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RECOMMENDED FOR PUBLICATION Pursuant to Sixth Circuit I.O.P. 32.1(b) File Name: 22a0167p.06 UNITED STATES COURT OF APPEALS FOR THE SIXTH CIRCUIT GOLF VILLAGE NORTH, LLC; TRIANGLE PROPERTIES, INC., Plaintiffs-Appellants, v. CITY OF POWELL, OHIO; DAVID BETZ, in his official capacity as Powell’s Director of Development, Defendants-Appellees. > No. 21-3728 Appeal from the United States District Court for the Southern District of Ohio at Columbus. No. 2:16-cv-00668—Michael H. Watson, District Judge. Decided and Filed: August 2, 2022 Before: STRANCH, DONALD, and THAPAR, Circuit Judges. _________________ COUNSEL ON BRIEF: Joseph R. Miller, Christopher L. Ingram, Elizabeth S. Alexander, VORYS, SATER, SEYMOUR AND PEASE LLP, Columbus, Ohio, for Appellants. Yazan S. Ashrawi, Jeremy M. Grayem, FROST BROWN TODD LLC, Columbus, Ohio, for Appellees. _________________ OPINION _________________ THAPAR, Circuit Judge. Penny wise, pound foolish. That’s a lesson Golf Village has learned the hard way. The developer wants to build a “residential hotel” on its property in Powell, Ohio. But it never filed the required zoning application. Instead, it demanded the City confirm this use was allowed before it went through the effort. The City refused to do so without No. 21-3728 Golf Village N., LLC v. City of Powell Page 2 an application. Golf Village has challenged that decision in every tribunal available. It now argues the refusal violated procedural and substantive due process. The refusal didn’t. So, despite years of costly litigation, Golf Village is back to the beginning: It must file a zoning application to get an answer. I. Triangle Properties, Inc. and its subsidiary, Golf Village North LLC, (collectively, Golf Village) bought over 900 acres of property in Powell, Ohio. Golf Village wanted to build a comprehensive development that would include a golf course, a retail center, residences, and offices. But it needed to rezone most of the land to make that vision a reality. So it struck a deal with the City. The City would rezone the land according to a development plan submitted by Golf Village if Golf Village would use private money to “plan, develop, and construct” the community’s public infrastructure. Golf Vill. N. LLC v. City of Powell (Golf Vill. I), 826 F. App’x 426, 428 (6th Cir. 2020).1 Over a decade later, Golf Village decided to build a “residential hotel” on two vacant parcels in the community. The hotel would provide temporary housing for professionals on work assignments and similarly transient people. To begin construction, Golf Village needed to obtain a zoning certificate from the City’s zoning administrator, David Betz. See Powell, Ohio, Code of Ordinances § 1135.02. Eligibility for a certificate depends on whether the proposed construction complies with the “permitted uses” outlined in the development plan submitted years earlier. If the residential hotel falls outside the permitted uses, Golf Village can apply for a modification. Both the City and Liberty Township (where the property is located) would have to approve the modification for Golf Village to deviate from the plan. Golf Village didn’t think it needed a modification to build its residential hotel. It believed the proposed development already fell within the property’s permitted uses. So it approached the City, and the parties went back and forth about the project. Betz was skeptical. 1 For ease of reference, we refer exclusively to Golf Village and the City of Powell. We acknowledge that the parties at the time of the negotiations were Triangle Properties and Liberty Township, but these distinctions are not relevant to our analysis. Cf. Golf Vill. I, 826 F. App’x at 427–29 (detailing the negotiations and change of land ownership). No. 21-3728 Golf Village N., LLC v. City of Powell Page 3 He told Golf Village in an email that the proposed use, “in [the] Staff’s opinion,” does not “fall within the allowed zoning” as outlined in the development plan. R. 62-2, Pg. ID 763. He explained that both Liberty Township and the City would need to approve the development and suggested they might not. But he left the door open by saying “certainly [a modification] is a route to take.” Id. Golf Village didn’t request a modification or take any further action on the residential hotel for another two years. Then in 2016, Golf Village sent a letter to Betz requesting he confirm the residential hotel is a permitted use of the property. Golf Village said it wanted a “prompt decision” so that it could “proceed with submitting a final development plan to the City of Powell for approval.” R. 60-2, Pg. ID 534. It now describes this letter as a “Use Determination” application. Appellant Br. 7. Betz responded a month later. He declined to make a so-called “use determination,” saying it would be an “advisory opinion.” R. 60-3, Pg. ID 537. He noted that the City’s Code doesn’t recognize a process for requesting such a determination and he outlined the problem with circumventing the Code’s regular channels: It “places the Zoning Administrator in the position of opining on the application of the zoning code without the benefit of a full and complete application.” Id. Betz directed Golf Village to file an “appropriate application” for a “Zoning Certificate approval” to get an answer. Id. Golf Village didn’t apply. According to Golf Village, the application could cost over a hundred thousand dollars to prepare and, given Betz’s email, Golf Village believed it would be rejected unless it applied for a modification. So it wanted a firm answer before going through that process. It appealed Betz’s refusal to the City’s Board of Zoning Appeals. But in the City’s eyes, there was “no appealable administrative action,” since Golf Village hadn’t applied yet. R. 60-4, Pg. ID 538. Once again, the City told Golf Village to submit an “appropriate application for Zoning Certificate approval.” Id. Still, Golf Village didn’t apply. Rather, it appealed again—this time, to the Delaware County Court of Common Pleas. See Golf Vill. N., LLC v. City of Powell, No. 17 CAH040024, 2018 WL 456217, at *1 (Ohio Ct. App. Jan. 11, 2018). But the court dismissed the appeal for No. 21-3728 Golf Village N., LLC v. City of Powell Page 4 lack of subject-matter jurisdiction, holding that there was no final order from which to appeal. See id. at *3. The Ohio Court of Appeals affirmed, id. at *1, and the Ohio Supreme Court denied review, Golf Vill. N., LLC v. Powell, 98 N.E.3d 296 (2018) (table). Golf Village then headed to federal court. It sued the City under 28 U.S.C. § 1983 for violating its procedural- and substantive-due-process rights, among other claims not on appeal. The district court granted the City summary judgment. Golf Village appealed. II. The Fourteenth Amendment protects against the deprivation of “life, liberty, or property, without due process of law.” U.S. Const. amend. XIV, § 1. The Supreme Court has told us that this provision has not only a procedural component but a substantive one as well. Procedural due process covers what you might expect—process. It ensures that “the government provide ‘fair procedure’ when depriving someone of life, liberty, or property.” EJS Props., LLC v. City of Toledo, 698 F.3d 845, 855 (6th Cir. 2012). By contrast, substantive due process protects against government actions that are “arbitrary and capricious” even if there are adequate procedural safeguards. Id. In both cases, the plaintiff must show that (1) it has a constitutionally protected interest, and (2) the state in some way deprived it of that interest. In a prior appeal, we held that Golf Village has a constitutionally protected property interest in building a residential hotel. See Golf Vill. I, 826 F. App’x at 439. But we left open whether the City had unlawfully deprived Golf Village of that interest. Id. at 440. Today, we answer that question: It did not. Each of Golf Village’s due-process theories—two procedural and one substantive—fails. A. To prevail on its procedural-due-process claim, Golf Village must show (1) it had a constitutionally protected interest, (2) it was deprived of that interest, and (3) the state did not afford it adequate procedures. Paterek v. Vill. of Armada, 801 F.3d 630, 649 (6th Cir. 2015). Golf Village argues that it was deprived of its protected interest without adequate process in two ways. We address each in turn. No. 21-3728 Golf Village N., LLC v. City of Powell Page 5 1. First, Golf Village contends that, under the City’s Code, the zoning administrator (Betz) must issue a “use determination” as to whether a residential hotel is a permitted use of its property. But when it requested a “use determination,” Betz refused. That refusal, Golf Village suggests, deprived it of its property interest without adequate process. Whether Golf Village is correct depends on whether it was in fact entitled to this procedure in the first place.2 Based on the plain language of the Code, it wasn’t. Nothing in the City’s Code suggests that Betz needed to issue a “use determination” before Golf Village submitted a zoningcertificate application. If anything, the Code suggests the zoning-certificate application is how Betz would determine whether a proposed use followed zoning and development-plan requirements. Start with the process for approving new construction in Powell. Under the Code, anyone who wants to build a new building or structure must obtain a zoning certificate before starting construction. See Powell, Ohio, Code of Ordinances § 1135.02(a). The Code tasks the zoning administrator with issuing certificates, but it gives no discretion: The zoning administrator must issue a certificate if the proposed construction satisfies the Code and the relevant development plan. Id. §§ 1133.05(c), 1135.02(a). And he must do so within thirty days of receiving an application. Id. § 1135.04. If a project is denied a certificate because of noncompliance, the applicant may appeal or seek a conditional-use permit or variance with the Board of Zoning Appeals. Id. §§ 1133.12(a), 1135.02(a). Based on these provisions, it’s clear that the process for construction approval in Powell begins only after an applicant files a zoning-certificate application. The Code never mentions a “use determination” or any other process before the application. See id. § 1133.05. See also generally id. §§ 1101–1155. And Golf Village never applied. So it had no right to a decision about whether a residential hotel was a permitted use of its property. 2 The City claims the Ohio state courts have already resolved whether Golf Village was entitled to a “use determination.” Thus, the City argues, Golf Village may not relitigate that issue here. But the City never suggested to the district court that issue preclusion was relevant. It may not do so for the first time on appeal. See Kusens v. Pascal Co., 448 F.3d 349, 368 (6th Cir. 2006). No. 21-3728 Golf Village N., LLC v. City of Powell Golf Village disagrees. Page 6 It argues that the Code compels Betz to issue a “use determination” before it applies. It points to section 1127.02, which provides “all questions of interpretation and enforcement shall be first presented to the Zoning Administrator and . . . such questions shall be presented to the Board of Zoning Appeals only on appeal.” Id. § 1127.02. According to Golf Village, this provision requires Betz to answer all questions about property use under the Code. It emphasizes the Code’s mandatory language (“shall”) and suggests that Betz has no discretion not to answer. And because there’s no mention of an “application” in this provision, Golf Village thinks its failure to apply is irrelevant. In its view, Betz had to issue a “use determination” when Golf Village requested one via letter. But Golf Village has it backwards. Section 1127.02 is part of a chapter entitled “Appeals and Variances.” It doesn’t outline the zoning administrator’s responsibilities. It merely mandates that he address issues relating to “interpretation and enforcement” of the Code before those issues are reviewed by any other body, including the Board of Appeals. And presumably, those issues are presented to him in an application. True, section 1127.02 doesn’t mention an “application.” But it doesn’t outline any other process for addressing questions either. And another provision explains that the “procedure for deciding such questions shall be as stated in this section and this Zoning Ordinance.” Id. § 1133.14(b). That means we are limited to the procedures specifically outlined in the Code. And the Code never describes a “use determination” or any other similar process. But it does detail the process for filing a zoning-certificate application. Thus, it is not unreasonable for the City to make “use determinations” during the zoning-certificate process. This understanding tracks Betz’s explicit responsibilities in the Code. See id. § 2233.05. The Code tasks the zoning administrator with, among other things, “enforcing . . . and interpreting the meaning and application” of the Code, “responding to questions concerning applications for amendments” to the Code’s text, “issuing zoning certificates,” and “acting on all applications . . . within the specified time.” See id. § 1133.05 (cleaned up). This list doesn’t include providing advisory opinions. And that exclusion from an enumerated list of duties implies that answering such questions is not one of the zoning administrator’s obligations. See Antonin Scalia & Bryan A. Garner, Reading Law: The Interpretation of Legal Texts 107 No. 21-3728 Golf Village N., LLC v. City of Powell (2012) (“The expression of one thing implies the exclusion of others.”). Page 7 Indeed, this list reinforces that Betz doesn’t have an independent duty to respond to property-use questions outside of “acting on” applications. And the only applications mentioned in the Code are for zoning certificates, stays, variances, conditional-use permits, amendments, and appeals. See id. §§ 1127.04 (stay), 1127.06 (appeal and variance), 1129.02 (conditional-use permit), 1131.04 (map amendment), 1131.05 (text amendment), 1135.03 (zoning certificate). There’s no reference to a “use-determination” application. In sum, the plain meaning of the Code is clear: The zoning administrator need not issue a “use determination.” The Code explicitly outlines the zoning administrator’s duties and lists no such responsibility. While it mandates that “all questions of interpretation and enforcement” first be presented to Betz, it limits the “procedure for deciding” those questions to what is described in the Code. And the Code doesn’t include a “use-determination” process. Thus, we need not address Golf Village’s remaining arguments about the Code. See Salinas v. United States, 522 U.S. 52, 60 (1997). Because Golf Village was not entitled to a “use determination,” Betz’s failure to issue one couldn’t possibly have been a deprivation of procedural due process. 2. Golf Village advances a second procedural-due-process argument. It contends that, regardless of the Code’s meaning, the City’s “pattern of conduct translates into an informal but established state procedure” that violates due process. Appellant Br. 27 (cleaned up). The “pattern of conduct,” Golf Village says, is the “deliberate inaction” of the zoning administrator (i.e., his refusal to issue a “use determination”) and the “inaction” of the Board of Zoning Appeals (i.e., the refusal to hear its appeal). Id. In Golf Village’s eyes, both the zoning administrator and the Board “should have foreseen the need to provide such procedural protections.” Id. (citing Zinermon v. Burch, 494 U.S. 113, 132 (1990)). Because the zoning administrator and Board of Zoning Appeals had “the authority to supply a hearing,” Golf Village argues their failure to do so violated due process. No. 21-3728 Golf Village N., LLC v. City of Powell Page 8 It’s true, we’ve previously suggested that officials might violate due process when they refuse to provide a hearing despite knowing that such procedural protections are vital. See Wedgewood Ltd. P’ship I v. Twp. of Liberty, 610 F.3d 340, 355 (6th Cir. 2010). But that doesn’t get Golf Village all the way. It must also show that the proposed procedures were necessary. It can’t do so here. Not only does the Code not require the zoning administrator to issue a “use determination.” The Code lays out a procedure for precisely what Golf Village seeks: a zonecertificate application. If Golf Village had applied for a certificate, it would have received an answer in thirty days. And any denial could have been immediately appealed to the Board. Golf Village can’t complain about due process when it didn’t use the more-than-adequate procedures already available to it. Cf. Quinn v. Shirey, 293 F.3d 315, 321–22 (6th Cir. 2002). Golf Village resists this conclusion. It suggests that it didn’t need to pursue a zoningcertificate application because, by its lights, Betz had already made up his mind. Appellant Br. 29. Betz testified that he would deny a zoning-certificate application if the proposed use was not permitted by the development plan. And as he stated in his email, a residential hotel was, “in [the] Staff’s opinion,” not permitted. R. 62-2, Pg. ID 763. Based on this evidence, Golf Village argues that requiring it to file a zoning-certificate application is tantamount to imposing an exhaustion requirement, which is not typically required in the procedural-due-process context. We disagree that filing an application would impose an exhaustion requirement. Rather, it would provide the City a chance to explain its position. Betz might even have changed his mind after seeing a complete application. But we don’t know. Golf Village never applied. That alone distinguishes this dispute from the cases Golf Village cites. In each of those cases, the plaintiff had either applied with the relevant administrative body or that body had taken an affirmative action the court could analyze. See Moore v. Hiram Twp., 988 F.3d 353, 356 (6th Cir. 2021); Nasierowski Bros. Inv. Co. v. Sterling Heights, 949 F.2d 890, 893 (6th Cir. 1991); Wilkerson v. Johnson, 699 F.2d 325, 327 (6th Cir. 1983). Here, in contrast, Golf Village alleges delay and inaction for a procedure that neither the Code nor due process requires. Rather than follow the established procedure, Golf Village headed straight to court. But it can’t short-circuit the process like that. If Golf Village had its way, we’d effectively have to commandeer local No. 21-3728 Golf Village N., LLC v. City of Powell Page 9 governments and decide zoning disputes before the government even has a chance to weigh in. Federalism and comity demand otherwise. Suffice to say, a zoning-certificate application could have cured Golf Village’s alleged injuries. Indeed, it would have provided it with the “use determination” it sought, and the denial of an application would have been appealable. That is all procedural due process demands. B. To prevail on the substantive-due-process claim, Golf Village must show that (1) it has a constitutionally protected interest and (2) the City deprived it of that interest “through arbitrary and capricious action.” Braun v. Ann Arbor Charter Twp., 519 F.3d 564, 573 (6th Cir. 2008) (quoting Tri-Corp. Mgmt. Co. v. Praznik, 33 F. App’x 742, 747 (6th Cir. 2002)). In a prior appeal, we held that Golf Village has a constitutionally protected interest in building a residential hotel. So only the second element is at issue. Arbitrary-and-capricious review is a well-known concept to those familiar with administrative law. But don’t be fooled. The standard is much stricter when evaluating a substantive-due-process challenge to a zoning decision. Indeed, the scope of review is “extremely narrow” in this context. Pearson v. City of Grand Blanc, 961 F.2d 1211, 1221 (6th Cir. 1992). The plaintiff must show “that there is no rational basis” for the decision. Id. (quoting Stevens v. Hunt, 646 F.2d 1168, 1170 (6th Cir. 1981)). Courts have understood that to mean the irrationality is so extreme that it “shocks the conscience.” Range v. Douglas, 763 F.3d 573, 588 (6th Cir. 2014). In other words, the government’s actions must be “so ‘brutal’ and ‘offensive’ that [they do] not comport with traditional ideas of fair play and decency.” Cnty. of Sacramento v. Lewis, 523 U.S. 833, 847 (1998) (quoting Breithaupt v. Abram, 352 U.S. 432, 435 (1957)). To say the least, it’s a tough test. The quintessential example of “conscience-shocking” behavior arose in the physicalforce context: A police officer directed a doctor to pump a suspect’s stomach to obtain illicit drugs as evidence. Rochin v. California, 342 U.S. 165, 172–73 (1952). But zoning administrators don’t pump stomachs. So perhaps it’s not surprising there are very few zoning cases that meet this mark. That’s not to say it’s impossible. We have sent the question to a jury No. 21-3728 Golf Village N., LLC v. City of Powell Page 10 when the government prosecuted a plaintiff for not having a land permit even though the prosecutor knew a permit had run with the land. Paterek, 801 F.3d at 648–49. And we have noted that an ordinance requiring homeowners to mow large swaths of land entirely unrelated to their residences might pass the test. See Shoemaker v. City of Howell, 795 F.3d 553, 567 (6th Cir. 2015). With this high bar in mind, we turn to Golf Village’s claim. Golf Village argues that the City violated substantive due process in three ways: (1) by refusing to issue a “use determination”; (2) by deciding a residential hotel was not a permitted use; and (3) by delaying and eventually denying that a residential hotel is a permitted use. But none of these actions are “so shocking as to shake the foundations of this country.” EJS Props., 698 F.3d at 862. Indeed, each of these decisions is rational. First, we consider Betz’s refusal to issue a “use determination.” This decision had a rational basis. As Betz explained in his letter, the problem with Golf Village’s request is that it forces him to “opin[e] on the application” of the Code “without the benefit of a full and complete application.” R. 60-3, Pg. ID 537. Betz didn’t only explain his reasoning; he suggested a path forward by directing Golf Village to file a zoning-certificate application. Had Golf Village done so, it would have received an appealable decision within thirty days. The fact Betz often gave informal advice about permitted uses doesn’t suggest he was motivated by animus or that his refusal was irrational. It simply suggests he didn’t want to bind himself without the benefit of complete information. That makes complete sense. Second, Golf Village alleges that Betz decided the residential hotel was a prohibited use. Golf Village doesn’t specify when this decision was made. Presumably it’s the email Betz wrote saying “in [the] Staff’s opinion,” the residential hotel does not “fall within the allowed zoning.” R. 62-2, Pg. ID 763. But this too doesn’t rattle the conscience. At most, it’s an erroneous interpretation of the Code. That can’t be enough to violate substantive due process. Otherwise, zoning administrators would be on the hook for every wrong interpretation they make. Third, any putative delay from these decisions does not shock the conscience. In fact, there’s no indication that the City dragged its feet in any way. Rather, it was Golf Village that No. 21-3728 Golf Village N., LLC v. City of Powell Page 11 waited two years to request a “use determination” after Betz provided the informal advice in his email. Once Golf Village requested a “use determination” in its letter, Betz responded in a little over a month. That’s lightning speed when it comes to bureaucracy. Golf Village raises a slew of other allegations. It suggests the City treated it differently than other similarly situated businesses. It also argues that Betz’s reasons for denying the application were pretextual and points to evidence that Betz thought its developments were poorly built. Sure, these allegations suggest some questionable behavior. But a party doesn’t suffer a constitutional deprivation every time it is “subject to the petty harassment of a state agent.” EJS Props., 698 F.3d at 862 (citation omitted). Substantive due process requires much more than that. And Golf Village has simply not met that high bar. * We affirm. * *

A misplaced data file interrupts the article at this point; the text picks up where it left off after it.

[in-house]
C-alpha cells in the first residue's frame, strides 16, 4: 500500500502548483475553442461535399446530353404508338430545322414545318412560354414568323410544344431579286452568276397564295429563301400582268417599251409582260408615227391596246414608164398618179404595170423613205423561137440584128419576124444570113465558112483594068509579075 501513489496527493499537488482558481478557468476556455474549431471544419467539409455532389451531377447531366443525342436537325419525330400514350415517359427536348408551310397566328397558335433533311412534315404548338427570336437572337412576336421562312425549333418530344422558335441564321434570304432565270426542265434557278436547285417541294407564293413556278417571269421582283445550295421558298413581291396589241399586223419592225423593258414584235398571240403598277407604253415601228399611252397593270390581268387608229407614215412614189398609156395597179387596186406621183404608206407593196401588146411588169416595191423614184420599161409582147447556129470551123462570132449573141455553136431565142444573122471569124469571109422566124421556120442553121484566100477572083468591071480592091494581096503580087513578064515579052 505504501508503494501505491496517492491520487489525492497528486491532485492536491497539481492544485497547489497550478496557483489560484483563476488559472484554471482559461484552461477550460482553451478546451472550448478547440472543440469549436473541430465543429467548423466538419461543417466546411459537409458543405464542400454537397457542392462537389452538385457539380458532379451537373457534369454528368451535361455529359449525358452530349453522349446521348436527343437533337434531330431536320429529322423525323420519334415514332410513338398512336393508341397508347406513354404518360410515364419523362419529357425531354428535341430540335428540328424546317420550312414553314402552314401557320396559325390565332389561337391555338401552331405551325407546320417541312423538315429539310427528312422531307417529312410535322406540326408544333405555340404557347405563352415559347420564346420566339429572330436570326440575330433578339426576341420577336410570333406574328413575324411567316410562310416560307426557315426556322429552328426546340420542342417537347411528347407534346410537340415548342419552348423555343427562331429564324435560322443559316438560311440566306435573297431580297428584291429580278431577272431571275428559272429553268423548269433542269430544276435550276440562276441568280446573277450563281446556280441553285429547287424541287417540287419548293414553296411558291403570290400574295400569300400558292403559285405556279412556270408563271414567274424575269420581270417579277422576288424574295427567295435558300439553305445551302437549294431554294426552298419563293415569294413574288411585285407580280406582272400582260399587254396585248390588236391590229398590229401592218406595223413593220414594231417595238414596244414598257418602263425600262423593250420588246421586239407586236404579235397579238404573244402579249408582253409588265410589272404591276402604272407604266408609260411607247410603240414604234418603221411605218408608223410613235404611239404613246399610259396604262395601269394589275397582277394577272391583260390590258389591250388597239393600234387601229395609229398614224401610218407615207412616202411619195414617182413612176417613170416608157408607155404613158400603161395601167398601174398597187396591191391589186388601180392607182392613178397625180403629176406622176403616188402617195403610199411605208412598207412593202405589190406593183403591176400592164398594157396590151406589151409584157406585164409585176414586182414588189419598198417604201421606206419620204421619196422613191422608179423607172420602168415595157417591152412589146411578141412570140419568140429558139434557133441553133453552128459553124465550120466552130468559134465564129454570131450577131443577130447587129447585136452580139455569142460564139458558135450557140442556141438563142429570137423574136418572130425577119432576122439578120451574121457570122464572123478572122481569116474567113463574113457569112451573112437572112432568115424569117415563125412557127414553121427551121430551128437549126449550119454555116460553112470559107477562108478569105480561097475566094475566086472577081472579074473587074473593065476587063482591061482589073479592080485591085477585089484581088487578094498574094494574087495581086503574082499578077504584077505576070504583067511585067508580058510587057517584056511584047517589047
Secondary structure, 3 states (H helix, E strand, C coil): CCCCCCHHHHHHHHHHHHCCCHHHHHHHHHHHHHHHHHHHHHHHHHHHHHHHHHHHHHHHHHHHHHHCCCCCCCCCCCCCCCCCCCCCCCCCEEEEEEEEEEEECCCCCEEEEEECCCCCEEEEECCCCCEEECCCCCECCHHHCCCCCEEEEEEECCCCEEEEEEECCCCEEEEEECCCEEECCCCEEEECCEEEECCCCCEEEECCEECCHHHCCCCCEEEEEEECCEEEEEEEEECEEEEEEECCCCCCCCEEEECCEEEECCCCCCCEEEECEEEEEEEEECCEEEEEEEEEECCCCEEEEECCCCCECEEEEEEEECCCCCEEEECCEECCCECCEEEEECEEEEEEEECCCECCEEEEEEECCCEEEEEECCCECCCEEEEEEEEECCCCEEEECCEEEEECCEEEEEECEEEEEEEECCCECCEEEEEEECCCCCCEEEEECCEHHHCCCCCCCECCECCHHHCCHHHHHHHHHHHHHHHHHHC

Primary Holding
The Sixth Circuit affirmed the district court's summary judgment in favor of the City of Powell, Ohio and dismissing Golf Village North LLC's claims brought under 28 U.S.C. 1983 for violating its procedural and substantive due process rights, holding that there was no error.